Waste Water Heat Recovery for Showers
WWHRS helps Edinburgh City Council Social Housing project meet ’21st Century’ Sustainability Aspirations
Congratulations to architects Anderson Bell + Christie whos’ 75 unit social housing project: Greendykes Phase G won a commendation in the 2020 Scottish Design Awards (Category Architecture: Affordable Housing). A B + C was appointed by Edinburgh Councils’ 21st Century Homes to deliver a phase of 75 new homes for social and mid-market rent in the Craigmillar area of Edinburgh. Each property designed to HfVN standards and to achieve Silver Standard as stipulated in SBSA.
Recoups’ under-bath WWHRS, the Recoup Easyfit+ was specified across the development to help reduce carbon emissions and energy demand, as well as to fulfill the ‘Aspect Silver level 3: Energy for water heating‘ where at least 5% of the dwelling or domestic building’s annual energy demand for water heating should be from heat recovery or a renewable source. By including a Waste Water Heat Recovery System (WWHRS) to the main shower in each property, the net result was a heating & hot water system for the energy strategy which exceeds Silver Standard and responds to the Council’s sustainability aspirations for the city.
Greendykes Phase G was one of the first Scottish residential new build projects to utilise the Recoup Easyfit+. Supplied by National Merchant Wolseley and installed by CCG (Scotland) in 2018, the Easyfit+ is designed to locate in the unused void space under a standard bath, and connects to a thermostatic shower mixer (see example installation above). It then uses the waste heat energy that normally flows down the drain while showering, to heat the incoming cold water that supplies the shower mixer. By preheating the cold water supply, each shower use requires around 30-40% less generated hot water, resulting in a cheaper, more energy-efficient shower with no change to the end-user shower experience.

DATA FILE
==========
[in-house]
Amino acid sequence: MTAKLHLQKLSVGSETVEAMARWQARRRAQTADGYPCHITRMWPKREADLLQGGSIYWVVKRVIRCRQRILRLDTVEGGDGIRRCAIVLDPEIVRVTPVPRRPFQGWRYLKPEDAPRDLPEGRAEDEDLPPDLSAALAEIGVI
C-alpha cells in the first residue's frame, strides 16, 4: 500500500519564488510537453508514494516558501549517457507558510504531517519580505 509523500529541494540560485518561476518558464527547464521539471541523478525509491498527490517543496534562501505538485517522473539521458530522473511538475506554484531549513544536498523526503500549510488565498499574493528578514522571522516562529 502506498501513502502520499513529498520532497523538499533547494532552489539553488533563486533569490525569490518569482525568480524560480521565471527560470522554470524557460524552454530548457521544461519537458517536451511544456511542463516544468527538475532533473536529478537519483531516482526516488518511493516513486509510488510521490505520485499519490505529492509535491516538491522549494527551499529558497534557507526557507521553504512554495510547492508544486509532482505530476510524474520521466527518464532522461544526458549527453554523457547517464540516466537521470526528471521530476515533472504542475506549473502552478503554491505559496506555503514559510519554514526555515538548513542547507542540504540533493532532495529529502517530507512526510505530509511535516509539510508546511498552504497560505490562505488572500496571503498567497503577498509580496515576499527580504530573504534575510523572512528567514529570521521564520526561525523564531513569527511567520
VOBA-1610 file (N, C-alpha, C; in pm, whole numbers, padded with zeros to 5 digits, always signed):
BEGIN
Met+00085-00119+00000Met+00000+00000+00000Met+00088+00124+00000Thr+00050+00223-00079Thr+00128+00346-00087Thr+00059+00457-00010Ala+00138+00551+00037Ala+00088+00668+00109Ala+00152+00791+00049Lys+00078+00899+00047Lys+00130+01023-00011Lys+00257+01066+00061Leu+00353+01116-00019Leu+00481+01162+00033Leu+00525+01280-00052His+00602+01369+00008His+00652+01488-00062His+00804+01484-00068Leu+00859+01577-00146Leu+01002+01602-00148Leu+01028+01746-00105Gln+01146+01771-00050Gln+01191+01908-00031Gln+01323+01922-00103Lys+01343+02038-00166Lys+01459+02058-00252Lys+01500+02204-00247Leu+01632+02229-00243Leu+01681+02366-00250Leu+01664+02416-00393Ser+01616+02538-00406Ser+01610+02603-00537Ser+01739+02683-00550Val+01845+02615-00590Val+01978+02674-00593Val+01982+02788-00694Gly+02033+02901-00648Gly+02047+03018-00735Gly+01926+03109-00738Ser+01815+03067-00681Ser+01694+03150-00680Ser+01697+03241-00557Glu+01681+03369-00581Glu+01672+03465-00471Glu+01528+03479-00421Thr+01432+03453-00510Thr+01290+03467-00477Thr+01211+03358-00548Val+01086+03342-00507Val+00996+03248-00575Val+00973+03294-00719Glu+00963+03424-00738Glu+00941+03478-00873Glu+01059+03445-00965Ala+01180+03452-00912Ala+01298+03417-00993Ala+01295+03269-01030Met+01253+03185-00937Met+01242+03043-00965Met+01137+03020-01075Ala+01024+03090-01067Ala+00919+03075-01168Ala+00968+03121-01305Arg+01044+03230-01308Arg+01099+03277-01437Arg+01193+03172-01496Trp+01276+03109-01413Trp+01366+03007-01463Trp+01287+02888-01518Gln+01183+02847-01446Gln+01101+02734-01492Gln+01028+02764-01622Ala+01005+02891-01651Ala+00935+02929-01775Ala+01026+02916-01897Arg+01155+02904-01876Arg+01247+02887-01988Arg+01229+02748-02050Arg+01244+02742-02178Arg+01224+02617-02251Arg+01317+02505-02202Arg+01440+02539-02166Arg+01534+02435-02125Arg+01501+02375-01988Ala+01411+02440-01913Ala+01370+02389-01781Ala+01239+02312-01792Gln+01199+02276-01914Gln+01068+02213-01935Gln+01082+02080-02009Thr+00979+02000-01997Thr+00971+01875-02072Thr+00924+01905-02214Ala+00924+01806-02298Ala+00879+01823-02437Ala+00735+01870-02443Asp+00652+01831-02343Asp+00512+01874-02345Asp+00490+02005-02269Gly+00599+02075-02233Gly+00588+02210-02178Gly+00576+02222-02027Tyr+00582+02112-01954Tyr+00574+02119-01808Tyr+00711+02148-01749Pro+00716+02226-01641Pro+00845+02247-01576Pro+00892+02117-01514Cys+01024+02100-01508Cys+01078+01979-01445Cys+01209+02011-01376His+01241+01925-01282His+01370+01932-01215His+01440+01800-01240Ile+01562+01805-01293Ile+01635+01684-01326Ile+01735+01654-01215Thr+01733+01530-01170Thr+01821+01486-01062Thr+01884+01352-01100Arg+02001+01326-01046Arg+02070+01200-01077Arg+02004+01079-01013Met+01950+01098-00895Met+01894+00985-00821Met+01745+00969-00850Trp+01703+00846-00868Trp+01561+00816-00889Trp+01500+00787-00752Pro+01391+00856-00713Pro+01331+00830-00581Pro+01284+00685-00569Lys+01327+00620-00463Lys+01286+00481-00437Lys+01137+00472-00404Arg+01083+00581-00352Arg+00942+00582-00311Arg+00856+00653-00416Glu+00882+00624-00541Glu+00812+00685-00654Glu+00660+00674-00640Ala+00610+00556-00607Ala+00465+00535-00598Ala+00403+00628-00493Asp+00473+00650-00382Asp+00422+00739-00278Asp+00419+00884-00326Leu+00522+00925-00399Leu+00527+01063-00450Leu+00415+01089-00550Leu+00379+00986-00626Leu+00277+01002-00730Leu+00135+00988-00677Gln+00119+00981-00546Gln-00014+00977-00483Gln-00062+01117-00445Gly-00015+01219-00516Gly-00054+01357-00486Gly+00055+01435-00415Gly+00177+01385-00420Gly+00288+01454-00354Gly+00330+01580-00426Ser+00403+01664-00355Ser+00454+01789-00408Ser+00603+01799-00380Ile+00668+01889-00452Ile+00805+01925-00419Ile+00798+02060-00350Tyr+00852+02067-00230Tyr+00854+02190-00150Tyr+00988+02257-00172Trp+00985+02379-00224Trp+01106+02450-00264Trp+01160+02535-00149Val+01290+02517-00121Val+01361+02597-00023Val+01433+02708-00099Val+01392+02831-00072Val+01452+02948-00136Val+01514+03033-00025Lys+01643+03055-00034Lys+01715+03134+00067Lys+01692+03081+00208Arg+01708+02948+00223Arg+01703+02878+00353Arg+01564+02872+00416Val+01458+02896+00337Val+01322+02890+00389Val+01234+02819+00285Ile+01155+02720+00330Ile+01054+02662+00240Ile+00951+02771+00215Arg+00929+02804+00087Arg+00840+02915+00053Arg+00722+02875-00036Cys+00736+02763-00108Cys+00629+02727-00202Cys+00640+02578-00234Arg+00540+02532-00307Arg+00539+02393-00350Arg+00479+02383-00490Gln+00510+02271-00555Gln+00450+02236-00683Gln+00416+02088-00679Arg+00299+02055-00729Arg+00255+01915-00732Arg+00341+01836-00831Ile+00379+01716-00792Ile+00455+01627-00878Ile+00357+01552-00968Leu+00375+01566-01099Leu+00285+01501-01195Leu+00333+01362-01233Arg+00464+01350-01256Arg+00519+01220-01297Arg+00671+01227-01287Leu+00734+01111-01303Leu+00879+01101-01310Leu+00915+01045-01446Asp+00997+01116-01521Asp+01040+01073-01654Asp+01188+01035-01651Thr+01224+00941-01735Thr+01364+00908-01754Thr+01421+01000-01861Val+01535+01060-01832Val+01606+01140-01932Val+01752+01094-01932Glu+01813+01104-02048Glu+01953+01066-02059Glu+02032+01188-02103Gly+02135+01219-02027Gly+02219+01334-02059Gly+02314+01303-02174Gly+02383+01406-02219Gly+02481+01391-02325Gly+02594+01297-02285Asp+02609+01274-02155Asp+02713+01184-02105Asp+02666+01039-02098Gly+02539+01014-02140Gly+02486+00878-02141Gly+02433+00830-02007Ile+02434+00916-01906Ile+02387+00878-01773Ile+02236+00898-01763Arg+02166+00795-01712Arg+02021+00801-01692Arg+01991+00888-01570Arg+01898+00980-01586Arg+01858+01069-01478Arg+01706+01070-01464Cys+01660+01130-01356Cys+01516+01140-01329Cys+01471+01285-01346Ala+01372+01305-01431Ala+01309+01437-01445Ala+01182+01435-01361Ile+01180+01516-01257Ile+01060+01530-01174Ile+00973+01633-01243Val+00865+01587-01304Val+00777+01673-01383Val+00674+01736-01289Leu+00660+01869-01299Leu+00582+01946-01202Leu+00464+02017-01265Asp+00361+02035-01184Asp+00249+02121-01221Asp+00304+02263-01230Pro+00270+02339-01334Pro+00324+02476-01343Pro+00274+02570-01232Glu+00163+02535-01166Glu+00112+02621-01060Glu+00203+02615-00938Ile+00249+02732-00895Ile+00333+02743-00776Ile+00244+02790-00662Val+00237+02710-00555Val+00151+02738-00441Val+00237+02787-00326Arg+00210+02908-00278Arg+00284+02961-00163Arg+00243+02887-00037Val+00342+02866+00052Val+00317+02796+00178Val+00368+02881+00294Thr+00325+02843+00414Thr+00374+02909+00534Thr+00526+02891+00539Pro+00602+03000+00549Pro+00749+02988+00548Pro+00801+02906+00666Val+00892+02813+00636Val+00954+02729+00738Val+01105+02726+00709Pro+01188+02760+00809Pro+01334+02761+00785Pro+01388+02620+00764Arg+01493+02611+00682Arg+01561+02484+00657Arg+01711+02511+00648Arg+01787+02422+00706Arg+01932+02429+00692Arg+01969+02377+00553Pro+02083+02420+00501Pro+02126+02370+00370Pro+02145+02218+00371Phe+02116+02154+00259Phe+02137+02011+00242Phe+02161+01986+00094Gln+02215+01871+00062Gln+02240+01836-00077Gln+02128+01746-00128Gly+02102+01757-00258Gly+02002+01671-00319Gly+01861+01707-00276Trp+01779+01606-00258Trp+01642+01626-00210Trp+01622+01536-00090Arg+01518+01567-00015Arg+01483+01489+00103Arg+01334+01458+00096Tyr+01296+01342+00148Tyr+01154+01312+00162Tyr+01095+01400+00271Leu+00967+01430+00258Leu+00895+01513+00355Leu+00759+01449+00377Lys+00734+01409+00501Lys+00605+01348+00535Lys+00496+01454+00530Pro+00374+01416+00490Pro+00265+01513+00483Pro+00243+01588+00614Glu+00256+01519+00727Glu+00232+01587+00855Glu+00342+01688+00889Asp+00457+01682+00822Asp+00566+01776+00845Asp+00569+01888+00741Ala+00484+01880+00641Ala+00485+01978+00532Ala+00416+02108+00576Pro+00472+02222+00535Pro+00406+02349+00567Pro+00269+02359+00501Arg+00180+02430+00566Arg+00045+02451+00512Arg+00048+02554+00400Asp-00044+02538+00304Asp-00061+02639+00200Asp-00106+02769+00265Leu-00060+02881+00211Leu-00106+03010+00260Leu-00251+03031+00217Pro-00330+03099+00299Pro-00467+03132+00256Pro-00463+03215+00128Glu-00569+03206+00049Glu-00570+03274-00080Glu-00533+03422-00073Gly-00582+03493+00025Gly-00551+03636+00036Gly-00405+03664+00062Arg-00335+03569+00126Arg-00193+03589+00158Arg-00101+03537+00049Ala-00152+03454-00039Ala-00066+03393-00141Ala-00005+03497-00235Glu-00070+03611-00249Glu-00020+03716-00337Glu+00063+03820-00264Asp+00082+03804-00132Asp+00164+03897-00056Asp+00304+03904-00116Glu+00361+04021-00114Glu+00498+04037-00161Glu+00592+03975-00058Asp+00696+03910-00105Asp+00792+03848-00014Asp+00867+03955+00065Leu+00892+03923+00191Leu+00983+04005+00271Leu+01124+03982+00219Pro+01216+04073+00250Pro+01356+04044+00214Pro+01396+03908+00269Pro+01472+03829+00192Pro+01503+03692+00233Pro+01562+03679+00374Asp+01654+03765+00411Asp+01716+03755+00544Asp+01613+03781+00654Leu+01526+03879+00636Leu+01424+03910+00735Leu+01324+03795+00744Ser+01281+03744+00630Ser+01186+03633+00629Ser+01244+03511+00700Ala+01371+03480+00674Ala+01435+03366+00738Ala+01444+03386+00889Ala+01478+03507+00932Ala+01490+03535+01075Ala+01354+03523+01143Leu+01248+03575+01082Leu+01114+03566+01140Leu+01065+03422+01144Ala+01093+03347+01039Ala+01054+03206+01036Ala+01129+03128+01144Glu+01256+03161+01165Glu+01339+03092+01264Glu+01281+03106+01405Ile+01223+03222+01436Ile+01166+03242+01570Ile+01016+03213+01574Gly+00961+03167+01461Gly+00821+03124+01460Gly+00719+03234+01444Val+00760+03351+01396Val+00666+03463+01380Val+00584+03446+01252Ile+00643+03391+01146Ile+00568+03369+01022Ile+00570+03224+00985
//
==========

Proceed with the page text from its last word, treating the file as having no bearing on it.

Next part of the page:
As well as for newbuild residential housing and apartments, the Recoup Easyfit+ is an ideal WWHRS product for retrofit and refurbishment sites, either as a standard alone energy efficiency measure or as part of a suite of heating and hot water upgrade measures.
Edinburgh City Council, Senior Construction Project Manager, Collette Mckenna, previously said: “The Council has adopted the Silver Standard as its new specification for new housing developments. Our new projects – from Greendykes G onwards – will meet this standard and will, I expect, require WWHR systems as part of this.” These new affordable homes being designed and built in Edinburgh, will benefit from improved energy efficiency and a reduced carbon footprint, enabling fuel bill savings for residents.
This week, work by CCG has begun on two further sites at council-led developments in Bingham and Parkview in North East Edinburgh (above). Set to be complete as early as autumn 2021, both new sites promise to provide modern and energy-efficient homes for social rent as part of the City of Edinburgh Council’s ambitious 20,000 affordable homes target. Speaking to Scottish Housing News: CCG managing director, David Wylie, said: “CCG’s commitment to providing quality, energy-efficient homes is a philosophy shared by the City of Edinburgh Council. Our partnership has continued to deliver a lasting legacy across the region by not only supporting the supply of new affordable homes but also creating jobs, apprenticeships and localised investment.